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Since its initial strike in 1347, plague, called “The Death” by those who rightly fear it, has been continuously decimating populations across the known world. By 1401, the Venetian fleet has lost so many men to the disease’s swift and brutal fatality that the doge has resorted to recruiting foreigners to take up the republic’s oars.
Enter Michael, a sixteen-year-old boy from a small fishing village on the Isle of Rhodes. Seeking adventure and escape from a dreary existence, Michael dreams of a larger life, perhaps even a heroic one. Little does he suspect that, within the idyllic myth of Venice the republic perpetuates and he is eager to embrace, a concerted, systematic attack on innocence as gruesome as “The Death” itself will quickly obliterate his juvenile misconceptions and initiate him into a grown-up world where his physical strength, his religious faith, and his very identity are challenged. Learning how to navigate both the seas his galley travels as well as the circuitous social machinations of Venice that mirror the city’s intricate canal system, Michael comes of age.
What does his growth cost him? Where do his decisions lead? Can conscience trump cowardice? What, in the end, defines a man?
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An Angel of Mercy stalks the city and he’s coming for Abby Bannister…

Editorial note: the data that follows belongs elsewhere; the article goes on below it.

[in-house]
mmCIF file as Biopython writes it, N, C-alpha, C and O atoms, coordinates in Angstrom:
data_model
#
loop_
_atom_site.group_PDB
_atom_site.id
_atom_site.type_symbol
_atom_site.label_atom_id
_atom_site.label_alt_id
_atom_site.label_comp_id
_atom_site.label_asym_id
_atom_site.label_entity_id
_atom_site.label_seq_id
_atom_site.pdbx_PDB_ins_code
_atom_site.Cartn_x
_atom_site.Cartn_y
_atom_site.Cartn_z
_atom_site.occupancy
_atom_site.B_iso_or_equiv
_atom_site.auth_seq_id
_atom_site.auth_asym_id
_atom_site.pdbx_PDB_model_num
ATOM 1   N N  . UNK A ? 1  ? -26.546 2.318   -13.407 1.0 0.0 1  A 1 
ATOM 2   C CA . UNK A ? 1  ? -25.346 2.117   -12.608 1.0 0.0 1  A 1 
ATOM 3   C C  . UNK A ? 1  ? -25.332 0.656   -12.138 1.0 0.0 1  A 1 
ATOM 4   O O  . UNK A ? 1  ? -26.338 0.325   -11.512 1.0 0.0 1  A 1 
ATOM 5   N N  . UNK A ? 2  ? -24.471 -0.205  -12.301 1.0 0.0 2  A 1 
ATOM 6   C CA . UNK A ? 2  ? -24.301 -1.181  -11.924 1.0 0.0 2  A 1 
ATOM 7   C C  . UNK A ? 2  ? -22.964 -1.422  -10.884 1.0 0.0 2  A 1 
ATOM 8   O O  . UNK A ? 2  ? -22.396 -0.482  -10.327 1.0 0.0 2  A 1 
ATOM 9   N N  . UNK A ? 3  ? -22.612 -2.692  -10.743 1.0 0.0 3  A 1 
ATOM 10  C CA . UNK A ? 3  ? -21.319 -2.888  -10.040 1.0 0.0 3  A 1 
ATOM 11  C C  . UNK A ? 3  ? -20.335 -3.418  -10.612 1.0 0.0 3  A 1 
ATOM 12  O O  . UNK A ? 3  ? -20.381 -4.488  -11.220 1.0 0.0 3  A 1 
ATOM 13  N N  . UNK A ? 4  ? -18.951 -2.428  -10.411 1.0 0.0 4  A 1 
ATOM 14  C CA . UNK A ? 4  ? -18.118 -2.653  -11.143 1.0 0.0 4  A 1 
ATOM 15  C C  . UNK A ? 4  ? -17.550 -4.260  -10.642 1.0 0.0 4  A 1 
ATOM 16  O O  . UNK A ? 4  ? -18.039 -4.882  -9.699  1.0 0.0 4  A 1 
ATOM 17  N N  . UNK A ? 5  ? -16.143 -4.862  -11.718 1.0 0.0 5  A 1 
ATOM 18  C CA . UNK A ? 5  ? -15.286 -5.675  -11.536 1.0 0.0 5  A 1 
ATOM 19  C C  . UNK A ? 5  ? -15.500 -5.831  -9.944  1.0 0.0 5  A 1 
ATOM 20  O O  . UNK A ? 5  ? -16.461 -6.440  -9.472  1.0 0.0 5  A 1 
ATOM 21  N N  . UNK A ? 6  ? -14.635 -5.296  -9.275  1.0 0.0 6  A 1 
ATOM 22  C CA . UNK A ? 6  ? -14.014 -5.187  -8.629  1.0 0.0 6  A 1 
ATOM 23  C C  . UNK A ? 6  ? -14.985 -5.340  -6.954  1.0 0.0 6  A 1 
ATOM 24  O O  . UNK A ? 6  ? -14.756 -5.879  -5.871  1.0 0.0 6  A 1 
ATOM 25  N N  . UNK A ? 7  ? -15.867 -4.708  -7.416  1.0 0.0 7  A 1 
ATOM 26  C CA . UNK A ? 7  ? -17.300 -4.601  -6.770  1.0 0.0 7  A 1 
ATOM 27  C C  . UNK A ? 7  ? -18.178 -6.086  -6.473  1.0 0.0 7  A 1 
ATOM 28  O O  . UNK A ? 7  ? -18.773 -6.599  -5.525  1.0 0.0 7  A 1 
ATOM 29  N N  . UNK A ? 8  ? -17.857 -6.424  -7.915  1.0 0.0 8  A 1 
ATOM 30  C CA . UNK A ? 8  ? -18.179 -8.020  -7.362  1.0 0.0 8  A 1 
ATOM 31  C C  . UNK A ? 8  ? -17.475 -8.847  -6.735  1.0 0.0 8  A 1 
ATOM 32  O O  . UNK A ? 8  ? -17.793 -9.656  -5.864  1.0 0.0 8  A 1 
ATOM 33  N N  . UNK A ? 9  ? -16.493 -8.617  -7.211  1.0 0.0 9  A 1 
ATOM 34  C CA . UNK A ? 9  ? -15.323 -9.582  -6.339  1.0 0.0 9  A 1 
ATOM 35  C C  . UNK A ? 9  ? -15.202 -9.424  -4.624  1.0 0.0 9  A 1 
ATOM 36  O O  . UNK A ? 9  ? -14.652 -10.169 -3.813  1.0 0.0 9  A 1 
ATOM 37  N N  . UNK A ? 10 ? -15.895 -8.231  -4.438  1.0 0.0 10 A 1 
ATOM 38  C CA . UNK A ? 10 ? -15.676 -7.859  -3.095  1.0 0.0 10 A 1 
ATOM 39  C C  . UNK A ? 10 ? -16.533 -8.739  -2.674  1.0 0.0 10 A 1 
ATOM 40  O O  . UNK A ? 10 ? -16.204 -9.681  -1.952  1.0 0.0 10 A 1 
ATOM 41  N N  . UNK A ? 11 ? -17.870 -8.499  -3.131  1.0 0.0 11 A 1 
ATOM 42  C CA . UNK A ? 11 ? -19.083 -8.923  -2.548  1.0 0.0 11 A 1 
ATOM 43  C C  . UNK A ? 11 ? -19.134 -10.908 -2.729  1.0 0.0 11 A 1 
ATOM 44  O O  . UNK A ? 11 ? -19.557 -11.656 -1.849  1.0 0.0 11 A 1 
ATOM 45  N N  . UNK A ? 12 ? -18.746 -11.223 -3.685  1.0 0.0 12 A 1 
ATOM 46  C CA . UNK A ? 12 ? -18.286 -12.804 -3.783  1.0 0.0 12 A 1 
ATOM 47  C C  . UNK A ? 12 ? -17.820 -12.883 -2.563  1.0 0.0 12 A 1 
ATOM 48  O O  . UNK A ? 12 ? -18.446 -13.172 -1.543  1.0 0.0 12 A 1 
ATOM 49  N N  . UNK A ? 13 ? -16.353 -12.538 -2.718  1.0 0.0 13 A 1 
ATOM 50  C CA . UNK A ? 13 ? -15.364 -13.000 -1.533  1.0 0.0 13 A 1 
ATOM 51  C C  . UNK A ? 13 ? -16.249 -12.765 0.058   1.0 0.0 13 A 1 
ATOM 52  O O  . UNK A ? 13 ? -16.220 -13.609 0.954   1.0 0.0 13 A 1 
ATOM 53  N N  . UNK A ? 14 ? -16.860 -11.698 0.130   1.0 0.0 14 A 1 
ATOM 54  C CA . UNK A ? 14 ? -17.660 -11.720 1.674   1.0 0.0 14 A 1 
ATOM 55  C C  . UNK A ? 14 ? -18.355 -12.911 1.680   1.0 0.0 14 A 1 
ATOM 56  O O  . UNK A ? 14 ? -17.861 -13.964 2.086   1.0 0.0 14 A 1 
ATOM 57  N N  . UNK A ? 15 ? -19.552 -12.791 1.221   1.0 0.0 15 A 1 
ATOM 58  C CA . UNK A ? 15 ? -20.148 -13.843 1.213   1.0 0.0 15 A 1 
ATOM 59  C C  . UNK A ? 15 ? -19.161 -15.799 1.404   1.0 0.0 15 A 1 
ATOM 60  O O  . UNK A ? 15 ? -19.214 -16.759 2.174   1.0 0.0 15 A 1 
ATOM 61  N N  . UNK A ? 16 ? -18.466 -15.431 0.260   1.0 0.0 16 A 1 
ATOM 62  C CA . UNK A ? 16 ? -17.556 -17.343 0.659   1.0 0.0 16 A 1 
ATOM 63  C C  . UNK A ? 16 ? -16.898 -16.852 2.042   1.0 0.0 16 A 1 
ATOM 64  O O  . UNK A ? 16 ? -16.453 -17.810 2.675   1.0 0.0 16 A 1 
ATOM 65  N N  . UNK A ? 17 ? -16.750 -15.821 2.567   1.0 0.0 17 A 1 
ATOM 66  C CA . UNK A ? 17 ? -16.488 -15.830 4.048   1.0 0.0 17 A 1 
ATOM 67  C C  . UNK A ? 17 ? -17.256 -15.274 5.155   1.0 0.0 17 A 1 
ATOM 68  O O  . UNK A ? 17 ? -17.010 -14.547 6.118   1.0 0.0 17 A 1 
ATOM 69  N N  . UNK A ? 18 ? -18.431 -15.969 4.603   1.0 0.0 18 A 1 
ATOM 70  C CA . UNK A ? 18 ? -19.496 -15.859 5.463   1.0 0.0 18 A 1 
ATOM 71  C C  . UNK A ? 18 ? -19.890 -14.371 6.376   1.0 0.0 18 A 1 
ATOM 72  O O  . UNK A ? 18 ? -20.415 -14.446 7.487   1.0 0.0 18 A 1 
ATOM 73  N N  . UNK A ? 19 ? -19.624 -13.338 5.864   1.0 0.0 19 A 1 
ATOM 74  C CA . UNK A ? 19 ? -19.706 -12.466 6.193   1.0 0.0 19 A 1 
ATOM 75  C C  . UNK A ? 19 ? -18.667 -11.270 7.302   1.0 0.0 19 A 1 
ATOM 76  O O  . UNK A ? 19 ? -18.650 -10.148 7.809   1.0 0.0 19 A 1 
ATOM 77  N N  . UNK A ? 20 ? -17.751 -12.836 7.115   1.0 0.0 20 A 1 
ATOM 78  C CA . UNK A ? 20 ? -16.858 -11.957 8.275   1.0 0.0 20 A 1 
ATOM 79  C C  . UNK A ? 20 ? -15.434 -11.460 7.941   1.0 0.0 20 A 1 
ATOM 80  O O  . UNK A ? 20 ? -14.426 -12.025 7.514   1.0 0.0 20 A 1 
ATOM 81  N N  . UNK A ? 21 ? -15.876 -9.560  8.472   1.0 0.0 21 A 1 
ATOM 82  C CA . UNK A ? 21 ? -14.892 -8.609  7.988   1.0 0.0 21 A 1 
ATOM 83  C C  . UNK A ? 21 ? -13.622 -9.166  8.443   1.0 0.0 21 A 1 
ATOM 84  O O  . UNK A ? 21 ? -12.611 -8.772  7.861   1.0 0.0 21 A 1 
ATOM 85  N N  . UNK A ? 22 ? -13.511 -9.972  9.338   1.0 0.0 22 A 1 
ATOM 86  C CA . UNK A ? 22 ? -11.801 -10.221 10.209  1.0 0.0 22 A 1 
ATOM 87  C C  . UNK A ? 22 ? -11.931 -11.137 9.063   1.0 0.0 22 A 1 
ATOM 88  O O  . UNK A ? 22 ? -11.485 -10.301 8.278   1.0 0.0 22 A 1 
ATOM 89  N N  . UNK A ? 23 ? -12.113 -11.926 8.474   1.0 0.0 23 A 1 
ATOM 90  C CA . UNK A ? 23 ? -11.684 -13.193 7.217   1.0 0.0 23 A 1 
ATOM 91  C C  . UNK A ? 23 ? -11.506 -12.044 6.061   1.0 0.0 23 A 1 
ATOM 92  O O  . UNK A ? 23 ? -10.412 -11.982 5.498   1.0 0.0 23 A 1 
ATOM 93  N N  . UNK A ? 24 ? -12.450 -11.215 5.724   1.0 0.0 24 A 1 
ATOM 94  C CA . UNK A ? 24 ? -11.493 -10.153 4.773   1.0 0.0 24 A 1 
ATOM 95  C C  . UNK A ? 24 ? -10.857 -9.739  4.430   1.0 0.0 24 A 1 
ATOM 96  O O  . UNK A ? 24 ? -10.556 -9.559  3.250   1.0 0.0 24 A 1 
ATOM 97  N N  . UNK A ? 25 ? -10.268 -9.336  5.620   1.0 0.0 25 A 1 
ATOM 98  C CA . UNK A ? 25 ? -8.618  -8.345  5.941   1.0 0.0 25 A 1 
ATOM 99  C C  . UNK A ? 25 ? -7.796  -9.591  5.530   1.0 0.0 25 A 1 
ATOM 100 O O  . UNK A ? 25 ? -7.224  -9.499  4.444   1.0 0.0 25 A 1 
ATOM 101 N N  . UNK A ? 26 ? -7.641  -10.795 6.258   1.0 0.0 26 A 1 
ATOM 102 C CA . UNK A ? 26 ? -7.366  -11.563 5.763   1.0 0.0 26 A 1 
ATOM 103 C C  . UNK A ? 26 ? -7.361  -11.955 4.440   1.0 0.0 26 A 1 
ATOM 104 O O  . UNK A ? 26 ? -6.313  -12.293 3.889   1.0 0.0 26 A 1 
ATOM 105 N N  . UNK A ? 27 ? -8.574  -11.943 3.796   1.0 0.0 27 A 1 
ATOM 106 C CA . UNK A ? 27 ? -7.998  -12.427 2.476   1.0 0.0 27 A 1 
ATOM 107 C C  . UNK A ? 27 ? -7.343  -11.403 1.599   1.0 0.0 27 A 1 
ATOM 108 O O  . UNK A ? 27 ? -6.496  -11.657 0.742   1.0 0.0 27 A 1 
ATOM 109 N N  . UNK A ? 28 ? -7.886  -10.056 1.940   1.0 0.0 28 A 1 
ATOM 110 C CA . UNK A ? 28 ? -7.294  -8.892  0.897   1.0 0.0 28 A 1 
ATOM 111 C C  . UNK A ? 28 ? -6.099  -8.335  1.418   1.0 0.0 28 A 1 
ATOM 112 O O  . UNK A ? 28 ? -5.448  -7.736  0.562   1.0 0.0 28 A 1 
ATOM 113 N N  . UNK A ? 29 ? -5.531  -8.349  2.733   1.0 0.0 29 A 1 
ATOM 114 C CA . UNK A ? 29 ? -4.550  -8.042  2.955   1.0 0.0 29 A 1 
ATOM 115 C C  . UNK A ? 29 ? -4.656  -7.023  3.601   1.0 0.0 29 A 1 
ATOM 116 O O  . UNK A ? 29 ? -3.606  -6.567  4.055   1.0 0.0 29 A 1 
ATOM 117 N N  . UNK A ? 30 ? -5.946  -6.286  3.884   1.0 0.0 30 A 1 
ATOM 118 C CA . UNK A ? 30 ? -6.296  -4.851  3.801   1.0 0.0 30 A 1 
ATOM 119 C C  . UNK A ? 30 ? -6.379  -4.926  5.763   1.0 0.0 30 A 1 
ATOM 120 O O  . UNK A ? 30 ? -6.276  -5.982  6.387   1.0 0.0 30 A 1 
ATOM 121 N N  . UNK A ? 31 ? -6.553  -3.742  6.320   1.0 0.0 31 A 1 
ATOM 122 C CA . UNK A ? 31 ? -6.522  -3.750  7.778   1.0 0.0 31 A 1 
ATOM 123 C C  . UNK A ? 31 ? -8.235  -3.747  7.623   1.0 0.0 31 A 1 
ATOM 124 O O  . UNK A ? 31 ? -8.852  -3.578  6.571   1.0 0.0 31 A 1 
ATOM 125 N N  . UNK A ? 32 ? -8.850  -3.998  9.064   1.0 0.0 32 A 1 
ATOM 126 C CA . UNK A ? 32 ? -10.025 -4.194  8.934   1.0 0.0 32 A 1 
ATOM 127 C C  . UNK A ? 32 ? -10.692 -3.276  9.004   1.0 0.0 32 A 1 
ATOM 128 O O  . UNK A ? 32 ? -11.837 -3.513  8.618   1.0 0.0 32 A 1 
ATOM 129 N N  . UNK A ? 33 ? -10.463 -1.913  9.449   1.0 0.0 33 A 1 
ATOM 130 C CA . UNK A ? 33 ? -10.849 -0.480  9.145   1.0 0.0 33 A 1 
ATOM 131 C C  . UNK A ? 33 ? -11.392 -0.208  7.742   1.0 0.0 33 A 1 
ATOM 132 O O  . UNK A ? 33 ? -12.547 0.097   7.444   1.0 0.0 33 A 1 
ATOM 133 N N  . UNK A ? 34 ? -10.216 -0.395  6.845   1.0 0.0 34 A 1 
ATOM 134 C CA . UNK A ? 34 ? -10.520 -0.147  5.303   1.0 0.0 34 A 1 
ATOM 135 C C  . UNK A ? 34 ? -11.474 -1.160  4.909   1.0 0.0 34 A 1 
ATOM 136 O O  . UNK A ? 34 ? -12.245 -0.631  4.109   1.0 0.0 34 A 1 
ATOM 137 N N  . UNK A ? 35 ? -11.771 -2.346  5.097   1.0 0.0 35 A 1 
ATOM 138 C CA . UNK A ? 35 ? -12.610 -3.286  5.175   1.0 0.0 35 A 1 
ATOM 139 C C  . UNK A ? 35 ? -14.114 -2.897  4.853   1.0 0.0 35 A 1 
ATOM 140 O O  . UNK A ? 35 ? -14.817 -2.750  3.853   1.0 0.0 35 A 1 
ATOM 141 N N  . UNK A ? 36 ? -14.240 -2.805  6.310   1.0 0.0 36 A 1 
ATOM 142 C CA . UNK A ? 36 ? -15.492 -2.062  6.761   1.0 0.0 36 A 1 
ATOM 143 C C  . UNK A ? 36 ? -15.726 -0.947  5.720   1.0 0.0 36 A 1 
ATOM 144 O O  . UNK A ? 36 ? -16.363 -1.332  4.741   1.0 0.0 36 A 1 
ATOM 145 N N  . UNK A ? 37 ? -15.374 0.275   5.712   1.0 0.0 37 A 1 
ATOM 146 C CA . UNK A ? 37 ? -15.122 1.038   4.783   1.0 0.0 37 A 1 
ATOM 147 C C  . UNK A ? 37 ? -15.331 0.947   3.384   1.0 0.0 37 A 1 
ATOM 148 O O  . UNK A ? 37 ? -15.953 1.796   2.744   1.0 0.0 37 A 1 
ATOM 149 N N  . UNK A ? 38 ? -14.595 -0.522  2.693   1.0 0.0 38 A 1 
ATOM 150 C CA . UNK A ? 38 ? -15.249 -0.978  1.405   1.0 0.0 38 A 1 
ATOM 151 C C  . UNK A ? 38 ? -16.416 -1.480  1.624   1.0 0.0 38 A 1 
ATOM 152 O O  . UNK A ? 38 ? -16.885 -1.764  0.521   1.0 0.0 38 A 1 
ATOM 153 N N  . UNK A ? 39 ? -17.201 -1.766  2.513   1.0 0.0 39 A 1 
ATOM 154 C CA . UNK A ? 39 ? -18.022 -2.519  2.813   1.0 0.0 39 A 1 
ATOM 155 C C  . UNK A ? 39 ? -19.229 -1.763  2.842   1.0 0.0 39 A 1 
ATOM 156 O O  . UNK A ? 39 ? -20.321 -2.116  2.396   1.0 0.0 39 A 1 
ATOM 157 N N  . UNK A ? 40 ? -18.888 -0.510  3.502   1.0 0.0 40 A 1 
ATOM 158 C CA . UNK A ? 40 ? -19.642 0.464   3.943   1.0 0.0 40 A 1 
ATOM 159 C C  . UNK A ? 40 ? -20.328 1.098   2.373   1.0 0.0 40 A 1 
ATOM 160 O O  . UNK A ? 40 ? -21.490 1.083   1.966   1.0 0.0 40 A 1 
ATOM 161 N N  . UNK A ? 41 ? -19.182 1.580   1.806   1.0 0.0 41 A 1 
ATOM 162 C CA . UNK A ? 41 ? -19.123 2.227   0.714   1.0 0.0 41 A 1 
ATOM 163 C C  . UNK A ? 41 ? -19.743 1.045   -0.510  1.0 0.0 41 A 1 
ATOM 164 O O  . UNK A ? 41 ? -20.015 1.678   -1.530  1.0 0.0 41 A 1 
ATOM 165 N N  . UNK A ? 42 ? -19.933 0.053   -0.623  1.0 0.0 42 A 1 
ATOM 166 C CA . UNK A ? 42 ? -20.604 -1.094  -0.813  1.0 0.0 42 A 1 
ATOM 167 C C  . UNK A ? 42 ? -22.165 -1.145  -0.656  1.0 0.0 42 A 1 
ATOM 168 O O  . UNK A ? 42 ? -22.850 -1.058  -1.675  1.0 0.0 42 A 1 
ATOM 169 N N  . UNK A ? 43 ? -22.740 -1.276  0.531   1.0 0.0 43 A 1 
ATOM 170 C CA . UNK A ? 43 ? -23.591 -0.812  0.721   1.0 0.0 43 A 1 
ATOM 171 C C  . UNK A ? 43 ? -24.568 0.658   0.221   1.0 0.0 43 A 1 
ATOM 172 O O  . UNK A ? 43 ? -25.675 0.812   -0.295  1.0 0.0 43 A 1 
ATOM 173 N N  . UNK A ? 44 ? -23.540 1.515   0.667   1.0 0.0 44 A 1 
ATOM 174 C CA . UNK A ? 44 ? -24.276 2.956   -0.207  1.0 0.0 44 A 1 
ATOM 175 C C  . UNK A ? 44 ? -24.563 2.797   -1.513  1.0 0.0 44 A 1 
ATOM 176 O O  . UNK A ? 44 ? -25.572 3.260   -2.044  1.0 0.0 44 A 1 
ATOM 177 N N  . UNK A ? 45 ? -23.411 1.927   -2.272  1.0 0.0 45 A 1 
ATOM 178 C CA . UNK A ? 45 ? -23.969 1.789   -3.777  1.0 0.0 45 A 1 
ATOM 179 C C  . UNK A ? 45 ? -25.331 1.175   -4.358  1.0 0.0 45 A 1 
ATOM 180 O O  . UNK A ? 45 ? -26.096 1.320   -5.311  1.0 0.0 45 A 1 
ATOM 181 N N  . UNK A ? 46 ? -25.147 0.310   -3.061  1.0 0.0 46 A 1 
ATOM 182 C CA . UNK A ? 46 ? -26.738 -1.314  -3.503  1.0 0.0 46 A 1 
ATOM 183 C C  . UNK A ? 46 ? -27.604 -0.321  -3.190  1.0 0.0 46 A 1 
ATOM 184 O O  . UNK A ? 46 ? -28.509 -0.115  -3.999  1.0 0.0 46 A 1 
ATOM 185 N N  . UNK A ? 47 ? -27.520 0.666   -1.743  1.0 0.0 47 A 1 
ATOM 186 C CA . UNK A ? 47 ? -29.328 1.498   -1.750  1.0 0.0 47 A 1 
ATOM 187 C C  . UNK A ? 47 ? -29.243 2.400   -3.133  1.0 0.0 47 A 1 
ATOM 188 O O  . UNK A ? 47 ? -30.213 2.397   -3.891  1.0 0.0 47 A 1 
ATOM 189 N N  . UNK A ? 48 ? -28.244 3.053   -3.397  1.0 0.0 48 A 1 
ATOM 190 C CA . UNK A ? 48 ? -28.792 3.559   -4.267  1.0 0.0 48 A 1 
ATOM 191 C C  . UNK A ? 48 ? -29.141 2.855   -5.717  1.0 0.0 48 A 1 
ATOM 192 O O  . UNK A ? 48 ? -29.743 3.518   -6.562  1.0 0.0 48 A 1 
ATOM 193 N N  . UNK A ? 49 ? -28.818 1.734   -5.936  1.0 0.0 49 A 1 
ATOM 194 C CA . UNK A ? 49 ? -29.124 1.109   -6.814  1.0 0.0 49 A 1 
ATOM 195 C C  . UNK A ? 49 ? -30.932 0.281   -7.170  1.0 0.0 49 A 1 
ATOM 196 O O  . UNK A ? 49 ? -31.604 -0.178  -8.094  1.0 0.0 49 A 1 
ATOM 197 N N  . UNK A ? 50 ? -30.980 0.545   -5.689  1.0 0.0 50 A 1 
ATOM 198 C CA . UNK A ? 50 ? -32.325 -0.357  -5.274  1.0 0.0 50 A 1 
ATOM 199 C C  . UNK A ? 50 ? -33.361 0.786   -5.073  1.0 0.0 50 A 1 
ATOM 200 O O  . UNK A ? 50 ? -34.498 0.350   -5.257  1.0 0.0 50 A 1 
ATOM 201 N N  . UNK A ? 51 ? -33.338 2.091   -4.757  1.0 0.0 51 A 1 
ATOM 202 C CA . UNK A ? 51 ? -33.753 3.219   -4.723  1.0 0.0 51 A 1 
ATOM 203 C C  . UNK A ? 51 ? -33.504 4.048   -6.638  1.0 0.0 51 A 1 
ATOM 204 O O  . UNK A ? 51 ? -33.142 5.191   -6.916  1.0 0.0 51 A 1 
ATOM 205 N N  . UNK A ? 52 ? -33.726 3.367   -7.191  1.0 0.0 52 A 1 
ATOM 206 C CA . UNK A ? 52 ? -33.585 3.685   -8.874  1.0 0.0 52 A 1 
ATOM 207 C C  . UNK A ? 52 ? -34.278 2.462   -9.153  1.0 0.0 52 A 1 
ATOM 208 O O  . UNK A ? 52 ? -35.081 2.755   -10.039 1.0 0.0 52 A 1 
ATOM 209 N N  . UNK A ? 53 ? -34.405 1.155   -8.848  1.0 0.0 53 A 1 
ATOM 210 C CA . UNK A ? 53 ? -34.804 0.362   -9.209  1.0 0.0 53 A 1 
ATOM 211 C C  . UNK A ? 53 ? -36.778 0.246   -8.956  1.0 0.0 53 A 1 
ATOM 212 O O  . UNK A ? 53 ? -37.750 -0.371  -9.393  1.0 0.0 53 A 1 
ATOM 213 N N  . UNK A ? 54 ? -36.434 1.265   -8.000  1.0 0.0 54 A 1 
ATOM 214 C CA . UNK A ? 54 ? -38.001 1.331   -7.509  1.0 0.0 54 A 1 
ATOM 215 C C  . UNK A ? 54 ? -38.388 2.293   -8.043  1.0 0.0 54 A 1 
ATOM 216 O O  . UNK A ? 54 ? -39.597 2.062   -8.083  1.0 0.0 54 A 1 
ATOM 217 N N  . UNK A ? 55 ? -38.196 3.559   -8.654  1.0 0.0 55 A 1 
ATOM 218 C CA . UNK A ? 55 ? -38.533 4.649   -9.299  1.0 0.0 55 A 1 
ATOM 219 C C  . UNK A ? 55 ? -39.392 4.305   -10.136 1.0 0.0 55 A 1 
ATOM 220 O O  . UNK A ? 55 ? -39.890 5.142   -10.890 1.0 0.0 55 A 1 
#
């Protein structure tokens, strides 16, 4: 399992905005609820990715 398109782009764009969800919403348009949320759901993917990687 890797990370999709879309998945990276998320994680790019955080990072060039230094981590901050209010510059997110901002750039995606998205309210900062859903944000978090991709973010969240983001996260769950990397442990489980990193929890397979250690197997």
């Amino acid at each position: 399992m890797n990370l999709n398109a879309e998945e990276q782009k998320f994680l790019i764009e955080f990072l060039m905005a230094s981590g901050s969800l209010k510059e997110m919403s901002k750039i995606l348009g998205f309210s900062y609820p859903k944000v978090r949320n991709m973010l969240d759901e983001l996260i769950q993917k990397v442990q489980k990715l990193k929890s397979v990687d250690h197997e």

Abby Bannister, the CEO and founder Gimps Serving Gimps, is being interviewed for a spot on the local news. A major gimp herself, she is a champion for the rights and independence of all people faced with physical, mental and emotional challenges. Once aired, the interview draws the attention of three people. The first is her best friend, a gay gimp looking for love in all the wrong places. The second is Abby’s long-lost cousin, Fey. Homeless, she has an ax to grind and sees Abby as the perfect grindstone. The third is a self-declared angel of mercy who believes Abby is in need of his special services. As Abby whizzes around Tucson, Arizona in her supped-up electric wheelchair, she is oblivious to the grave danger she is in.
“Jandrey’s depiction of society’s marginalized continues to be sympathetic and informed. Her prose is increasingly nuanced. This reader, for one, would welcome more Abby & Co.” — Christine Wald-Hopkins, AZ Daily Star